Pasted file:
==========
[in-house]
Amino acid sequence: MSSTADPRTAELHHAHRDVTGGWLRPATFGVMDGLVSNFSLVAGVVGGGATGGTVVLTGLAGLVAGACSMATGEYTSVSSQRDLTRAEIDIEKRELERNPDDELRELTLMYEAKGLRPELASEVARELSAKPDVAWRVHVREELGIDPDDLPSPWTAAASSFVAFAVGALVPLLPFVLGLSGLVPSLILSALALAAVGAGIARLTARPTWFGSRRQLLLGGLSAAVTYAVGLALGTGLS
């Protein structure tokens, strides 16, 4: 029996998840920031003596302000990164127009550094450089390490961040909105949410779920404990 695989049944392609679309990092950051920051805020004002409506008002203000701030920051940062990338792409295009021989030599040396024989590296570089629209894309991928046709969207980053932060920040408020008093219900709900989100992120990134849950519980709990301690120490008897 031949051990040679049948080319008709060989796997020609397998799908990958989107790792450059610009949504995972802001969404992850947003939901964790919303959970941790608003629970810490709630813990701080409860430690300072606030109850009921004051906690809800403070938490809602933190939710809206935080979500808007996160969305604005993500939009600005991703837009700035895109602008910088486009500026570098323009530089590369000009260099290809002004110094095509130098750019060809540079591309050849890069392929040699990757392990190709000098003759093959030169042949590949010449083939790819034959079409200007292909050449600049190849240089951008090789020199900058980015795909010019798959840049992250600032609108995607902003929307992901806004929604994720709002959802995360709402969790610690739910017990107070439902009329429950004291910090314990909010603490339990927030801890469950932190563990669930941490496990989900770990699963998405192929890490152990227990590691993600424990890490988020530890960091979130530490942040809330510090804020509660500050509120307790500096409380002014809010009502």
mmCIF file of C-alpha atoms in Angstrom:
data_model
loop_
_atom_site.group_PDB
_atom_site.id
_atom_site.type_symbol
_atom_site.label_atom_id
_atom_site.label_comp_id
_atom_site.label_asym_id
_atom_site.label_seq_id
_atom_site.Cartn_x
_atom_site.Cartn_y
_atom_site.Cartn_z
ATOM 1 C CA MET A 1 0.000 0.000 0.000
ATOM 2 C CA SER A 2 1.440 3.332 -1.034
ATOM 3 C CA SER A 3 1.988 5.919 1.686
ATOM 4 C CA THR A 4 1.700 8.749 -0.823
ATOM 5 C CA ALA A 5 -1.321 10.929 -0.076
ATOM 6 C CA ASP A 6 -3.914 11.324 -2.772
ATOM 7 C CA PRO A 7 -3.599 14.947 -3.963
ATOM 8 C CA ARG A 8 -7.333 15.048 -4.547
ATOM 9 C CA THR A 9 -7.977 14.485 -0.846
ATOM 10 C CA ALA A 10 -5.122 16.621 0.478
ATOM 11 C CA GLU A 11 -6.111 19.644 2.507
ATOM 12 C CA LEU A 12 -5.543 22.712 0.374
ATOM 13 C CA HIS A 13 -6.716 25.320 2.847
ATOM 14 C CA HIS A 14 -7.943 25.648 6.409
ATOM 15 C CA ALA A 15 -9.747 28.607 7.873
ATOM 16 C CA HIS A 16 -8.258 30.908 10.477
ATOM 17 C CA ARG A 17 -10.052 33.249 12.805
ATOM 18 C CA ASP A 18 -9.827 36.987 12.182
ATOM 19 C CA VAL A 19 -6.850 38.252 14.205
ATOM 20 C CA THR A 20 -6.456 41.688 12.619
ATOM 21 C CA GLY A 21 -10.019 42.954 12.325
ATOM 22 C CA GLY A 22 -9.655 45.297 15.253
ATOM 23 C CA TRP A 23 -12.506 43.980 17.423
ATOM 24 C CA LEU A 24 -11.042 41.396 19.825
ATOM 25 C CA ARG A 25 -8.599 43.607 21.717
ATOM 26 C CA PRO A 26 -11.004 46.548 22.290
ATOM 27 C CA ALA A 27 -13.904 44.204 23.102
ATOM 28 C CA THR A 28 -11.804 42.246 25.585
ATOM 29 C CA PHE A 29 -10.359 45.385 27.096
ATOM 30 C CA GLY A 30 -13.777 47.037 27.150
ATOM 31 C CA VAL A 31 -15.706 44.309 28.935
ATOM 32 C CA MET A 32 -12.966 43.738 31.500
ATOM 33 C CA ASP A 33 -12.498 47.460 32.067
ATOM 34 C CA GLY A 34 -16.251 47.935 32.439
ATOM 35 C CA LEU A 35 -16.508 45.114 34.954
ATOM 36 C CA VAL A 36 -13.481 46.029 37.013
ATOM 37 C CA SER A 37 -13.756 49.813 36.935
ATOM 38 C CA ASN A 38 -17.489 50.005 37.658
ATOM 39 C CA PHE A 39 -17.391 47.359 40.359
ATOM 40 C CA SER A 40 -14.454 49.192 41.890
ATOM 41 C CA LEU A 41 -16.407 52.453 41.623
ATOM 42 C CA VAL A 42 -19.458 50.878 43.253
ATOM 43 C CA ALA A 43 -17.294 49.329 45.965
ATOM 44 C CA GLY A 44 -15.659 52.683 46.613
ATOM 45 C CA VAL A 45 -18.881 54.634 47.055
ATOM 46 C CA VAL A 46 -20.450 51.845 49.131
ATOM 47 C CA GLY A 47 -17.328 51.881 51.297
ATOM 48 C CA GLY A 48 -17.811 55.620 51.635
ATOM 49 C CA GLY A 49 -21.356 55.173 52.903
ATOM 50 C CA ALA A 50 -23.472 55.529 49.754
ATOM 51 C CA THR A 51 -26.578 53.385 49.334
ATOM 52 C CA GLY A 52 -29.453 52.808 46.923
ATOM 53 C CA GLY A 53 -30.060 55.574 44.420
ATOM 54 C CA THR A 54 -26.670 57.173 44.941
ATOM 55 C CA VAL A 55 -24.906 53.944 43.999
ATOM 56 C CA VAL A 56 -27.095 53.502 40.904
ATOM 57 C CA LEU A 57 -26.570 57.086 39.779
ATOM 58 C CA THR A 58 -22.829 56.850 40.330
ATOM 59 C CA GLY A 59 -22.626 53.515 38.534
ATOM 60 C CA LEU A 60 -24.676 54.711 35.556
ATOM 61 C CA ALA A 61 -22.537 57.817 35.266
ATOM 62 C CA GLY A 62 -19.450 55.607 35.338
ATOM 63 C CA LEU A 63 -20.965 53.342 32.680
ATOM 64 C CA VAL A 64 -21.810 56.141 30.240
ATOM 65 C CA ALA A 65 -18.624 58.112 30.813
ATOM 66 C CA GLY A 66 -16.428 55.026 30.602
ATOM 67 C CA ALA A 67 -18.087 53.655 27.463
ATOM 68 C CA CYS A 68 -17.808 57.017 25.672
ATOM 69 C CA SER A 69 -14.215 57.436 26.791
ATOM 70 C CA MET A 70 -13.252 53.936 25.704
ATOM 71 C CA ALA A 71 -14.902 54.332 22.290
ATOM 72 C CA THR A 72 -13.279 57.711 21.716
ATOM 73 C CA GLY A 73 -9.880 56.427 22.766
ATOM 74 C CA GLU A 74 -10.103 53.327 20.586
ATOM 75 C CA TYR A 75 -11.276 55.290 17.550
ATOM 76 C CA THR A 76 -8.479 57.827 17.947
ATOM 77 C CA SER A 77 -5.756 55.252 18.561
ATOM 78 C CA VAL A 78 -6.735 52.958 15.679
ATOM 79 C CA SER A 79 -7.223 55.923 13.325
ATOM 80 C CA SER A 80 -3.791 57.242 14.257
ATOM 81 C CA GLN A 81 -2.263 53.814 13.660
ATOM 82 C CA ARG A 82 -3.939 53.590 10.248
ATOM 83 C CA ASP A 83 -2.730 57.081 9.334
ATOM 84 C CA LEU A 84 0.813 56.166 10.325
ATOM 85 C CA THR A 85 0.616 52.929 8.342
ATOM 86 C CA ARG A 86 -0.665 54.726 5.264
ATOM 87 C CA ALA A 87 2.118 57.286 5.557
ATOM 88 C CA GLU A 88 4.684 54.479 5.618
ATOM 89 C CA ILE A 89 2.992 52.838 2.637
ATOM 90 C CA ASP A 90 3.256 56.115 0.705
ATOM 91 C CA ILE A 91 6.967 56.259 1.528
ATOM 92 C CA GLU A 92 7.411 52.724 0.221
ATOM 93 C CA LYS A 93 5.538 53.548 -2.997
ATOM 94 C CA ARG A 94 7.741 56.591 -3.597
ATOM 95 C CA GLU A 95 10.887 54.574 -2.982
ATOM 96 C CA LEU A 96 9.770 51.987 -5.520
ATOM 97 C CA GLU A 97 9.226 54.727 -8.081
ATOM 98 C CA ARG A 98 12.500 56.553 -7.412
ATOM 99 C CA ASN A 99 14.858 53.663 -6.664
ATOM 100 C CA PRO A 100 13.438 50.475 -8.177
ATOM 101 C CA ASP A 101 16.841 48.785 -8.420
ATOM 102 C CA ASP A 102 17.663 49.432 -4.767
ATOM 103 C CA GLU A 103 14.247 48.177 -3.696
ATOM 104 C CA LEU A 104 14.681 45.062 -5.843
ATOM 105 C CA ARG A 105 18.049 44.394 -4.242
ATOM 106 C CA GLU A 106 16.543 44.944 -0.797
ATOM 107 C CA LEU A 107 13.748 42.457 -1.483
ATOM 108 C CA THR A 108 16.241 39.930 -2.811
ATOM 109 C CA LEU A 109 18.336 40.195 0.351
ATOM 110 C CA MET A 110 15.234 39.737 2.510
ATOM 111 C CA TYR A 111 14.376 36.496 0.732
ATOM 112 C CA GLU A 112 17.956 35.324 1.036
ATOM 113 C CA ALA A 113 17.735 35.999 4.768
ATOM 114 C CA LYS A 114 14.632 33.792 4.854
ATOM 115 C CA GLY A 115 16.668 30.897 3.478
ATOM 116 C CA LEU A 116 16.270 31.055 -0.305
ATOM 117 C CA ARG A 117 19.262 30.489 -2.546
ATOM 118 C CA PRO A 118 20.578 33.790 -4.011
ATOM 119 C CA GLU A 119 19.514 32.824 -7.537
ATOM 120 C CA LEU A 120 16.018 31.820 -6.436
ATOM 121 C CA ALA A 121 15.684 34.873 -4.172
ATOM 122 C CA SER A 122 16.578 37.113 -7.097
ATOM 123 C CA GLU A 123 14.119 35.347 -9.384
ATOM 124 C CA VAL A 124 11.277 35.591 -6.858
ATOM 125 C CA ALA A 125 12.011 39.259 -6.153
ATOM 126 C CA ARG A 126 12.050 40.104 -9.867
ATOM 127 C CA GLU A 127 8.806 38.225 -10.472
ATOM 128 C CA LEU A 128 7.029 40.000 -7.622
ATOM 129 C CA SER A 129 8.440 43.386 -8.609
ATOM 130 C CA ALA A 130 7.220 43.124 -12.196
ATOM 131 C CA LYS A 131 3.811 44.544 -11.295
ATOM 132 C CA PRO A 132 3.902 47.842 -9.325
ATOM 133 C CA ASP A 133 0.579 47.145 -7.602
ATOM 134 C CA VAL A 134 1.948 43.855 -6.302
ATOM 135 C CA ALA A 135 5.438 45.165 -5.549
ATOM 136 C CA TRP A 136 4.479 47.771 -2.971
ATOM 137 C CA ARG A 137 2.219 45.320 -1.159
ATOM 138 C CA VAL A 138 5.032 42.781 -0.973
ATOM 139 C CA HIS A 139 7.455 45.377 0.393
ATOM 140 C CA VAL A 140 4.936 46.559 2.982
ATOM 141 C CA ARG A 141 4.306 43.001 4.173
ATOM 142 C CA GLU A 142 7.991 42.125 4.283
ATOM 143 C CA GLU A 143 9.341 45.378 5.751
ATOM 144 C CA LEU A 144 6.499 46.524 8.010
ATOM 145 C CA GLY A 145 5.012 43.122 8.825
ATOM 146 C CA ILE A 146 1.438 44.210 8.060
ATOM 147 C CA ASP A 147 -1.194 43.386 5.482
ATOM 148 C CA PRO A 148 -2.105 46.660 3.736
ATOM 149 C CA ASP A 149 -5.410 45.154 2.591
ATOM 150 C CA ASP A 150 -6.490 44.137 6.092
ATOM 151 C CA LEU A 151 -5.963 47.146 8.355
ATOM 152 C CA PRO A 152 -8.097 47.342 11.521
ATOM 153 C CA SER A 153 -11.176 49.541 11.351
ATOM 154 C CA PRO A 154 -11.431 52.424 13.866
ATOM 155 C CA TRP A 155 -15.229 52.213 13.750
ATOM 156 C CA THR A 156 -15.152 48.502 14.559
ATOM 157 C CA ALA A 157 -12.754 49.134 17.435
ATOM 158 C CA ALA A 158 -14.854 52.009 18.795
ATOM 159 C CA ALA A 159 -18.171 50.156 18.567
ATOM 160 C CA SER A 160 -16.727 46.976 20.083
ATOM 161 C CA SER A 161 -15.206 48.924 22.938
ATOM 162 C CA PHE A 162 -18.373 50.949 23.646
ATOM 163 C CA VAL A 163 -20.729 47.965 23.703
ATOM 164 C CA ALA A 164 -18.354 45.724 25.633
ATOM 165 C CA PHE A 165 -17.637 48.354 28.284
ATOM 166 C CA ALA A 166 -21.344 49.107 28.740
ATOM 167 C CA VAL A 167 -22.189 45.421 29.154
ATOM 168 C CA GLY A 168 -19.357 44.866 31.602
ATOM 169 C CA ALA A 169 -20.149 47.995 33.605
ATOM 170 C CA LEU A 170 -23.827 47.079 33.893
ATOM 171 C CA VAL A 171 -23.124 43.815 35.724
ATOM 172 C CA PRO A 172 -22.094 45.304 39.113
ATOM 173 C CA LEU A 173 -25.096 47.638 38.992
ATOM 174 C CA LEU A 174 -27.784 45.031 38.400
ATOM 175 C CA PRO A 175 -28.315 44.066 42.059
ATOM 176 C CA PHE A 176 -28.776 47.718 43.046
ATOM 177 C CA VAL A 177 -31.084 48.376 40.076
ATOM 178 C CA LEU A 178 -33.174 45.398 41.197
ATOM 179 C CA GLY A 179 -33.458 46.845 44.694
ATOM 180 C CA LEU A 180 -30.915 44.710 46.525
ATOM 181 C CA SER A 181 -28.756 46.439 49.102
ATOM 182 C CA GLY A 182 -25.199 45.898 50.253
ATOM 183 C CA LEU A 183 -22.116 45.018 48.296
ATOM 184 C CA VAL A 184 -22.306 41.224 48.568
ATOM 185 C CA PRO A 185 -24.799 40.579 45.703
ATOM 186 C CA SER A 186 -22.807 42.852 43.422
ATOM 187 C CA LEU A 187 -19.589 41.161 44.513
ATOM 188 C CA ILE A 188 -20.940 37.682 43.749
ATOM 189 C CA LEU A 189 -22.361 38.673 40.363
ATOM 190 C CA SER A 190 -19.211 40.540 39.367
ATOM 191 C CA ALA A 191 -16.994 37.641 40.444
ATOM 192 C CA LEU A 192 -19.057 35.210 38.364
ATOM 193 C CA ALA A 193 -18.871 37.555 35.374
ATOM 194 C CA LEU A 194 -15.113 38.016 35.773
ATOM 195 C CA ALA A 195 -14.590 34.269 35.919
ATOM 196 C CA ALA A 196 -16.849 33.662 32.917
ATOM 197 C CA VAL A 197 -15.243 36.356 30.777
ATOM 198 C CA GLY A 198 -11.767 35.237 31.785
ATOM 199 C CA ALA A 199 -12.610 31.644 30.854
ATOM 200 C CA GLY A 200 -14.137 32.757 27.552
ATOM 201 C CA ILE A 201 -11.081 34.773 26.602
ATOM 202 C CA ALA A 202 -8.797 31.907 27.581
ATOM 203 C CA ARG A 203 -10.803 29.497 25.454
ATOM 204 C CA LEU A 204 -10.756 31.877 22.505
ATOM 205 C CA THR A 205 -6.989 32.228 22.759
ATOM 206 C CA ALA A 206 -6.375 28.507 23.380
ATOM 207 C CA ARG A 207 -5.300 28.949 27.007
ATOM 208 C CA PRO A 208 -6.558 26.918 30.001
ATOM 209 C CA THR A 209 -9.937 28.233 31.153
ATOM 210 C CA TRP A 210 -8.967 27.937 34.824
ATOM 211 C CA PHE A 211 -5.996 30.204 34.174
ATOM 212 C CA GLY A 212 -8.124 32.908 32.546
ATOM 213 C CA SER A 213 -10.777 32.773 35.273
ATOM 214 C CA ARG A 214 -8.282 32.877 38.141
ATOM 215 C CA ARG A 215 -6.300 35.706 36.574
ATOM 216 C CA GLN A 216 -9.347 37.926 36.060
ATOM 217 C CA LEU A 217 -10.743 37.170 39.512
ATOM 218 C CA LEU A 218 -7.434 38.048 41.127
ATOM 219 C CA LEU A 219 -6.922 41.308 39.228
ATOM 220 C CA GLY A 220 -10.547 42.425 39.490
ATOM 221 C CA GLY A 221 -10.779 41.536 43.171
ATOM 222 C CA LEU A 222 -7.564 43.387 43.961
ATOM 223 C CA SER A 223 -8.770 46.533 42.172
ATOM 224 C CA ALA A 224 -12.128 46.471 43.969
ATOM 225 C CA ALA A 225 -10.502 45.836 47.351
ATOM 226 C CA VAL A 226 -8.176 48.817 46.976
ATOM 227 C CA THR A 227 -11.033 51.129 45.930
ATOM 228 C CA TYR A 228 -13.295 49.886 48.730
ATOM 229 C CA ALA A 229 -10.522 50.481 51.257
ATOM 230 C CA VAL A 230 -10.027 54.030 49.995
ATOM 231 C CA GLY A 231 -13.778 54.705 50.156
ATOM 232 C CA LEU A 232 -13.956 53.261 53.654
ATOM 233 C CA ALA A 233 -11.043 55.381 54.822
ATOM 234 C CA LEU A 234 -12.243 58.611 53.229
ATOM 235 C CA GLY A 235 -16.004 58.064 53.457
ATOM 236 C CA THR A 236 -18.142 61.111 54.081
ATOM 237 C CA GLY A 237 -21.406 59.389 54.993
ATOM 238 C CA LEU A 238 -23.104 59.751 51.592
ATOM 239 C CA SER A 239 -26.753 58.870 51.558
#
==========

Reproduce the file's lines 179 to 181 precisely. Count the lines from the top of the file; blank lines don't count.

ATOM 163 C CA VAL A 163 -20.729 47.965 23.703
ATOM 164 C CA ALA A 164 -18.354 45.724 25.633
ATOM 165 C CA PHE A 165 -17.637 48.354 28.284